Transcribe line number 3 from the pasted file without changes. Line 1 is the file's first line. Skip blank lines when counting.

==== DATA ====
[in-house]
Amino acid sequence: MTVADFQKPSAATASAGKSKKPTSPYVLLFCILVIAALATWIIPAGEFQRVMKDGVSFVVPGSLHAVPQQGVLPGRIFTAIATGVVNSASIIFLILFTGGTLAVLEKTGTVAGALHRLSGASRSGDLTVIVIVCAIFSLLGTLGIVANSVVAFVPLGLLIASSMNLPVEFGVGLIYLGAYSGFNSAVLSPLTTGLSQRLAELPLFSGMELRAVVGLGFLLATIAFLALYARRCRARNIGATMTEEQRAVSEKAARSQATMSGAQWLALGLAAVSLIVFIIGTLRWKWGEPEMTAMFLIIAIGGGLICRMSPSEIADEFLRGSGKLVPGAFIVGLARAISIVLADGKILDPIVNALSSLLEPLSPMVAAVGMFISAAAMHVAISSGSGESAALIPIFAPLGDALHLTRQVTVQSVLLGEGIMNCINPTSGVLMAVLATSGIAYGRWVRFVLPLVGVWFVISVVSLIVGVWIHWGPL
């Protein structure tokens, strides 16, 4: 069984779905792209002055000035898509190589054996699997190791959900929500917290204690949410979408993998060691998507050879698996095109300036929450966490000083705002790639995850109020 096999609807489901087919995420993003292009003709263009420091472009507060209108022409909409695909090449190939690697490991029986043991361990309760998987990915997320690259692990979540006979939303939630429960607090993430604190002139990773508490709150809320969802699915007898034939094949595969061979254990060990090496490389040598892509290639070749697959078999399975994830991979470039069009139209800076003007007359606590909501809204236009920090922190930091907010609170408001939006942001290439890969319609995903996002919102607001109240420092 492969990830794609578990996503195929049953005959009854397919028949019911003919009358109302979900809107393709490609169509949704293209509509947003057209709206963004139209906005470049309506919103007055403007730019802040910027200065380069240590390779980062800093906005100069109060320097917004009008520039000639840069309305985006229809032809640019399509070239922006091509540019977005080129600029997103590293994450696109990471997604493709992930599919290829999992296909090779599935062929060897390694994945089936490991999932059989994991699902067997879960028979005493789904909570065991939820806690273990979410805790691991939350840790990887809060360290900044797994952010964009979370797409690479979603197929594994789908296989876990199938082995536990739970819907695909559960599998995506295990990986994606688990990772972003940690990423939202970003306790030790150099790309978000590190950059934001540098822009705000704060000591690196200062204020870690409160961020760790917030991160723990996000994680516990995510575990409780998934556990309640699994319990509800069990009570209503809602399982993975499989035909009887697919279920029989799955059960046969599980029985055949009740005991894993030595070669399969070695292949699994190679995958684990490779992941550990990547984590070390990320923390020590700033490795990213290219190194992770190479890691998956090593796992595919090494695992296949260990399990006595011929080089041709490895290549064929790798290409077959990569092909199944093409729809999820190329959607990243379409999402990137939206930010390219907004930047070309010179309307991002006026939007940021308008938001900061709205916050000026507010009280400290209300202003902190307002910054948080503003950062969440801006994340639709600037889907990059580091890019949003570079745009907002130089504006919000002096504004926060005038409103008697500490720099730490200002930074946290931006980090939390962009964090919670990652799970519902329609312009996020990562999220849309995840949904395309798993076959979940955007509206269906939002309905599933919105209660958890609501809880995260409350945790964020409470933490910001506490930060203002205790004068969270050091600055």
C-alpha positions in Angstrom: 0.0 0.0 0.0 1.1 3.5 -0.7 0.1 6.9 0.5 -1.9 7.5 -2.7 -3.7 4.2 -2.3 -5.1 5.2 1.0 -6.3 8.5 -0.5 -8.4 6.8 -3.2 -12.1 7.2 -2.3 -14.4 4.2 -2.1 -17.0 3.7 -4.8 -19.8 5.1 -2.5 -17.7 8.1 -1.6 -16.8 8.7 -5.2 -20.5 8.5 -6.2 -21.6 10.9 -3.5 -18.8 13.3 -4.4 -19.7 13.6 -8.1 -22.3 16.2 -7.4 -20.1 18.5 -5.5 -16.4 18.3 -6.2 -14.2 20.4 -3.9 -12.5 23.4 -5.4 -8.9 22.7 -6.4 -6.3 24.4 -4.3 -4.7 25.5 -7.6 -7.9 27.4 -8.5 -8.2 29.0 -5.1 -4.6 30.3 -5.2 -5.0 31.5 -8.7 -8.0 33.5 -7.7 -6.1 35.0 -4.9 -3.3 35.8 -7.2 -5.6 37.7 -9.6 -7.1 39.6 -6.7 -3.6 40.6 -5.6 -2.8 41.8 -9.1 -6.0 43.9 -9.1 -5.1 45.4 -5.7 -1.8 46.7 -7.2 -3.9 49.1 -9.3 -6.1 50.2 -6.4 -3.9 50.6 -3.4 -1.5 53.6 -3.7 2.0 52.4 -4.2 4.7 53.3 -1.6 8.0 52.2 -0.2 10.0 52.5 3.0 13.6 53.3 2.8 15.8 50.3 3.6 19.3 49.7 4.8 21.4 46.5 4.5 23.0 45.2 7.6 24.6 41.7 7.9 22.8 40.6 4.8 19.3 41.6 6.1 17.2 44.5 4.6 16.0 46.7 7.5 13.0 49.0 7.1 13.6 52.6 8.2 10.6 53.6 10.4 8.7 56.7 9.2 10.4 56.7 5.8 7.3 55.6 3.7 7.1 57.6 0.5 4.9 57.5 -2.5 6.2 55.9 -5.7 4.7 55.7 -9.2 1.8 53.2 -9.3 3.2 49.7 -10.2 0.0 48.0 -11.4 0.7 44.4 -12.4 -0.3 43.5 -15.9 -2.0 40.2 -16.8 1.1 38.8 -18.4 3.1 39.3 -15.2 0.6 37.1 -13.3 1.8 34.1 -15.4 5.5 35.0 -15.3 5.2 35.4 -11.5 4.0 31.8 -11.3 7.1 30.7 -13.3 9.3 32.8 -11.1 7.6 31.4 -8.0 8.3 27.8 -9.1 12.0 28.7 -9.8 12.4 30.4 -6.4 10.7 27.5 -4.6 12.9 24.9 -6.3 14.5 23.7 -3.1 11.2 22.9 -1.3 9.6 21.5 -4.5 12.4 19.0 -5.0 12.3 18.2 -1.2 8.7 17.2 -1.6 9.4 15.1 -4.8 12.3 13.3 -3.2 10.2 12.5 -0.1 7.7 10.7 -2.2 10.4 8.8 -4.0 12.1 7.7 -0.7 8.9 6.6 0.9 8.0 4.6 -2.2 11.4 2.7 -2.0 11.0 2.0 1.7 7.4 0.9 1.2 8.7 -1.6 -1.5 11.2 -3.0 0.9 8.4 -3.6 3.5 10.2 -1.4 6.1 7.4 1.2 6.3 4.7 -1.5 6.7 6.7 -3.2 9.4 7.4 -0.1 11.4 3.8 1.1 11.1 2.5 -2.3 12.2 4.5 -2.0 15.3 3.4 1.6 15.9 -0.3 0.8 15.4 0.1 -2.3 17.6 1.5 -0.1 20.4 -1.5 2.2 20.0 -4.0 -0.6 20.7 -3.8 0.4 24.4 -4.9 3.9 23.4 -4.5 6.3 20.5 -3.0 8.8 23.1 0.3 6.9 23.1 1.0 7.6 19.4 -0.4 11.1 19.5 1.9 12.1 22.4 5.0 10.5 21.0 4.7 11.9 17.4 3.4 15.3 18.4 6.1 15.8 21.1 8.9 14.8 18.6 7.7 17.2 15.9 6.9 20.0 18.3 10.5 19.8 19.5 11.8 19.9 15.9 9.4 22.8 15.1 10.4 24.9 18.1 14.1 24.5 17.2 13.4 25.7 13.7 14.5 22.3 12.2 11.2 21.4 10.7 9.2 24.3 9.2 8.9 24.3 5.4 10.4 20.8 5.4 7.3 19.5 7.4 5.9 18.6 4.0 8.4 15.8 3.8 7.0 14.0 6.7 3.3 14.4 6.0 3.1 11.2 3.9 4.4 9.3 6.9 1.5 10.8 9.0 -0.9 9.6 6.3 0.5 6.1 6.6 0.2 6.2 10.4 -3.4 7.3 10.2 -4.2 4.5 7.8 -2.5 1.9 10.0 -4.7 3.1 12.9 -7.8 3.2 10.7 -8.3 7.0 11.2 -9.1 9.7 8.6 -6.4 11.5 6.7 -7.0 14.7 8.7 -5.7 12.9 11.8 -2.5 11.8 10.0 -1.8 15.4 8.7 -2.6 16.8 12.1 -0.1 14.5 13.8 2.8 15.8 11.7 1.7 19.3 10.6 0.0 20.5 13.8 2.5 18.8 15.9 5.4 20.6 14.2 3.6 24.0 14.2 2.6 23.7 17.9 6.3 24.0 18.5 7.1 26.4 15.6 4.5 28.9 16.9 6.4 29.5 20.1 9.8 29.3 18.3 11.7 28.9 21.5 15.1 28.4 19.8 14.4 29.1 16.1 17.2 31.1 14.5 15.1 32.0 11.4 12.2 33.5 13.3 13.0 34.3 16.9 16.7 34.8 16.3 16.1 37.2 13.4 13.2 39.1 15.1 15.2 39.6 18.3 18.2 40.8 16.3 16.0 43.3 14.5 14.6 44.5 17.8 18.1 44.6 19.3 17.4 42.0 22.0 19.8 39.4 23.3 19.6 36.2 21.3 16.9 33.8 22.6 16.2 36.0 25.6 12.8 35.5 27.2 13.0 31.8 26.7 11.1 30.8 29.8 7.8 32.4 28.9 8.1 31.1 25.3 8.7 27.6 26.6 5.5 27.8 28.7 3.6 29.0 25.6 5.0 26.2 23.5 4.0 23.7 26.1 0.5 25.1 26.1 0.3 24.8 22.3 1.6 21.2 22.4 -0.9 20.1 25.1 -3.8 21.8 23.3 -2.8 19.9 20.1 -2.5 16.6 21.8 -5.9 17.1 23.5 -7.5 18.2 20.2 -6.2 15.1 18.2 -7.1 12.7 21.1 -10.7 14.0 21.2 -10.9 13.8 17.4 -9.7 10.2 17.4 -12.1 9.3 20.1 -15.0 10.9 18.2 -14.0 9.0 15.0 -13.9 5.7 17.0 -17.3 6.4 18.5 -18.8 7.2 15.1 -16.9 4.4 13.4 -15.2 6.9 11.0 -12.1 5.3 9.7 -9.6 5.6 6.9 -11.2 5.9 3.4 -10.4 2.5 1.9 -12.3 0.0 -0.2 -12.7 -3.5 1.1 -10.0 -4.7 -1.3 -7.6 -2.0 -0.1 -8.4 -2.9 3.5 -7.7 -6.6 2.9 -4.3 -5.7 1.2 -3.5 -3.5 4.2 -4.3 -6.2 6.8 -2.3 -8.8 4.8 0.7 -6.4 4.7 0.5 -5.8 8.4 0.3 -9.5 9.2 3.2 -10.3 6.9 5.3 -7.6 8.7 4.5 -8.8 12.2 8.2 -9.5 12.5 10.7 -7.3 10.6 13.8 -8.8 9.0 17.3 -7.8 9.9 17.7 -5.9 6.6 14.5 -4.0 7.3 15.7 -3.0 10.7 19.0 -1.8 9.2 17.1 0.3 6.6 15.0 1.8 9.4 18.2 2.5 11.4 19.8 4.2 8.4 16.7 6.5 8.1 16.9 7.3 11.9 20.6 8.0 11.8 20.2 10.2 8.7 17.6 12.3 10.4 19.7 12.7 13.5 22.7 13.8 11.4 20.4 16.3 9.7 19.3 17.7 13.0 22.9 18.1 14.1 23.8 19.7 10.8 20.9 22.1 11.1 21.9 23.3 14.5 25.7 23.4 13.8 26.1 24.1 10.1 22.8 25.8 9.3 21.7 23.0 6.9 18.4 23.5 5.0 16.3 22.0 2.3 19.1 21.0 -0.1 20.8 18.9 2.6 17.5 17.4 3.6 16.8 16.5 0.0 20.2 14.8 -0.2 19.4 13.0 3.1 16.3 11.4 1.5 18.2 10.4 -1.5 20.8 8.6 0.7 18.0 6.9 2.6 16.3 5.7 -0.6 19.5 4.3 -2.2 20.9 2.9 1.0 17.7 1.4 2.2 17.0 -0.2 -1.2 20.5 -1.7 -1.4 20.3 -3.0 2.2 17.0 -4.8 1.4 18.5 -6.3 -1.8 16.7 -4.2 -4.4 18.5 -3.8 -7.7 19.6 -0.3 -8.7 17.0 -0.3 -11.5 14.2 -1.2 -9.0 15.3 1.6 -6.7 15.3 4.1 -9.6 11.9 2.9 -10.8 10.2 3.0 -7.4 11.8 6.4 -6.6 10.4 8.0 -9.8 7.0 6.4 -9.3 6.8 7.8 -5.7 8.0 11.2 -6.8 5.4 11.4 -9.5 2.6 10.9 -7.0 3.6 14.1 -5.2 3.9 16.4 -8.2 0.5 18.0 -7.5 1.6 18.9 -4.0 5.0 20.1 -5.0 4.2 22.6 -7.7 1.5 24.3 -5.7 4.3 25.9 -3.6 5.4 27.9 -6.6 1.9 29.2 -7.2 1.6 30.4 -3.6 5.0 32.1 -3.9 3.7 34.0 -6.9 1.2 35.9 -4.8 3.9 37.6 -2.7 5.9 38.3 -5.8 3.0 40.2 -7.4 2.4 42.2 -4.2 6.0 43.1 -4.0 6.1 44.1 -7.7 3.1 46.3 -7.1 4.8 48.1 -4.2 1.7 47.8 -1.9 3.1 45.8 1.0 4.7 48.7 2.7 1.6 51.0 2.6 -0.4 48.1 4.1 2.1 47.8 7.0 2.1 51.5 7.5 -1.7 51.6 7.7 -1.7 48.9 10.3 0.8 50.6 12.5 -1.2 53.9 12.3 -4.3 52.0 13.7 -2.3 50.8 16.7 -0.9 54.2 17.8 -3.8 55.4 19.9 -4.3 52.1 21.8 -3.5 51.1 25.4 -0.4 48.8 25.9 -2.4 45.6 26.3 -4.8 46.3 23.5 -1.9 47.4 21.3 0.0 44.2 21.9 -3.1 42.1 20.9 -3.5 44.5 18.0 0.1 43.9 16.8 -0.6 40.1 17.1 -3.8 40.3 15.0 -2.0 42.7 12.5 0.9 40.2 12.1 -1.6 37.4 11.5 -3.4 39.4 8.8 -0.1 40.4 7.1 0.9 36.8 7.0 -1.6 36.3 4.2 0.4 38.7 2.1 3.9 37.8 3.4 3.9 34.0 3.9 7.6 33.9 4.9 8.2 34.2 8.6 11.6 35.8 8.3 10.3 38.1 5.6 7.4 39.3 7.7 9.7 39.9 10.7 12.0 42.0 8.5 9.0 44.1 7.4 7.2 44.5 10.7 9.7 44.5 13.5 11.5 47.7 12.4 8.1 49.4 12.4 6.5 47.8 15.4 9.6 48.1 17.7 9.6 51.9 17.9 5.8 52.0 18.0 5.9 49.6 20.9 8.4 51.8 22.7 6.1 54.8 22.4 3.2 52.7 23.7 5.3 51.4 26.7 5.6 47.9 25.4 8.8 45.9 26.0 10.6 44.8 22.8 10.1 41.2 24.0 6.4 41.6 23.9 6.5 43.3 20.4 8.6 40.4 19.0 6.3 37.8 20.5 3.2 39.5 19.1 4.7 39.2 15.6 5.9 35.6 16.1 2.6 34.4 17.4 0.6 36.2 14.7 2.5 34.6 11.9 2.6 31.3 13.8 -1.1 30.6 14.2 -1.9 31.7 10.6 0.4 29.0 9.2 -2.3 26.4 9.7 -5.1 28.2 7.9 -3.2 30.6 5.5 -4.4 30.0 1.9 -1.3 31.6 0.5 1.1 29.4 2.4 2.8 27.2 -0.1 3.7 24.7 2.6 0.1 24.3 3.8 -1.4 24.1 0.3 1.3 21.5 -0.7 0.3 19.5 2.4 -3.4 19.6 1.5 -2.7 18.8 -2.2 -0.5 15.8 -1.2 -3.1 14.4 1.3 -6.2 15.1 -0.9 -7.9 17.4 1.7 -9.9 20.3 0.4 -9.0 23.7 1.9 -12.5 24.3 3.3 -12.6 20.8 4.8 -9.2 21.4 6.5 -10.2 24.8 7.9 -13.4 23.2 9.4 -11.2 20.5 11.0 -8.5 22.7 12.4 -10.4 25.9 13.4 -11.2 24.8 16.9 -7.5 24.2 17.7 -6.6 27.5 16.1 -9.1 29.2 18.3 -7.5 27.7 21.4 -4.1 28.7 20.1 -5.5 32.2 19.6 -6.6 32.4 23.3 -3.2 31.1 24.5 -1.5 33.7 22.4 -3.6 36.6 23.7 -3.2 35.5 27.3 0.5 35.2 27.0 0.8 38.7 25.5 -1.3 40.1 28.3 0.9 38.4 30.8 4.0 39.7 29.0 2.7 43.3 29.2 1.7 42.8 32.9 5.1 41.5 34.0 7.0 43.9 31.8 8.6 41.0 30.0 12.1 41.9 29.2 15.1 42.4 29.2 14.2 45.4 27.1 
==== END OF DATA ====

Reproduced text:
């Protein structure tokens, strides 16, 4: 069984779905792209002055000035898509190589054996699997190791959900929500917290204690949410979408993998060691998507050879698996095109300036929450966490000083705002790639995850109020 096999609807489901087919995420993003292009003709263009420091472009507060209108022409909409695909090449190939690697490991029986043991361990309760998987990915997320690259692990979540006979939303939630429960607090993430604190002139990773508490709150809320969802699915007898034939094949595969061979254990060990090496490389040598892509290639070749697959078999399975994830991979470039069009139209800076003007007359606590909501809204236009920090922190930091907010609170408001939006942001290439890969319609995903996002919102607001109240420092 492969990830794609578990996503195929049953005959009854397919028949019911003919009358109302979900809107393709490609169509949704293209509509947003057209709206963004139209906005470049309506919103007055403007730019802040910027200065380069240590390779980062800093906005100069109060320097917004009008520039000639840069309305985006229809032809640019399509070239922006091509540019977005080129600029997103590293994450696109990471997604493709992930599919290829999992296909090779599935062929060897390694994945089936490991999932059989994991699902067997879960028979005493789904909570065991939820806690273990979410805790691991939350840790990887809060360290900044797994952010964009979370797409690479979603197929594994789908296989876990199938082995536990739970819907695909559960599998995506295990990986994606688990990772972003940690990423939202970003306790030790150099790309978000590190950059934001540098822009705000704060000591690196200062204020870690409160961020760790917030991160723990996000994680516990995510575990409780998934556990309640699994319990509800069990009570209503809602399982993975499989035909009887697919279920029989799955059960046969599980029985055949009740005991894993030595070669399969070695292949699994190679995958684990490779992941550990990547984590070390990320923390020590700033490795990213290219190194992770190479890691998956090593796992595919090494695992296949260990399990006595011929080089041709490895290549064929790798290409077959990569092909199944093409729809999820190329959607990243379409999402990137939206930010390219907004930047070309010179309307991002006026939007940021308008938001900061709205916050000026507010009280400290209300202003902190307002910054948080503003950062969440801006994340639709600037889907990059580091890019949003570079745009907002130089504006919000002096504004926060005038409103008697500490720099730490200002930074946290931006980090939390962009964090919670990652799970519902329609312009996020990562999220849309995840949904395309798993076959979940955007509206269906939002309905599933919105209660958890609501809880995260409350945790964020409470933490910001506490930060203002205790004068969270050091600055």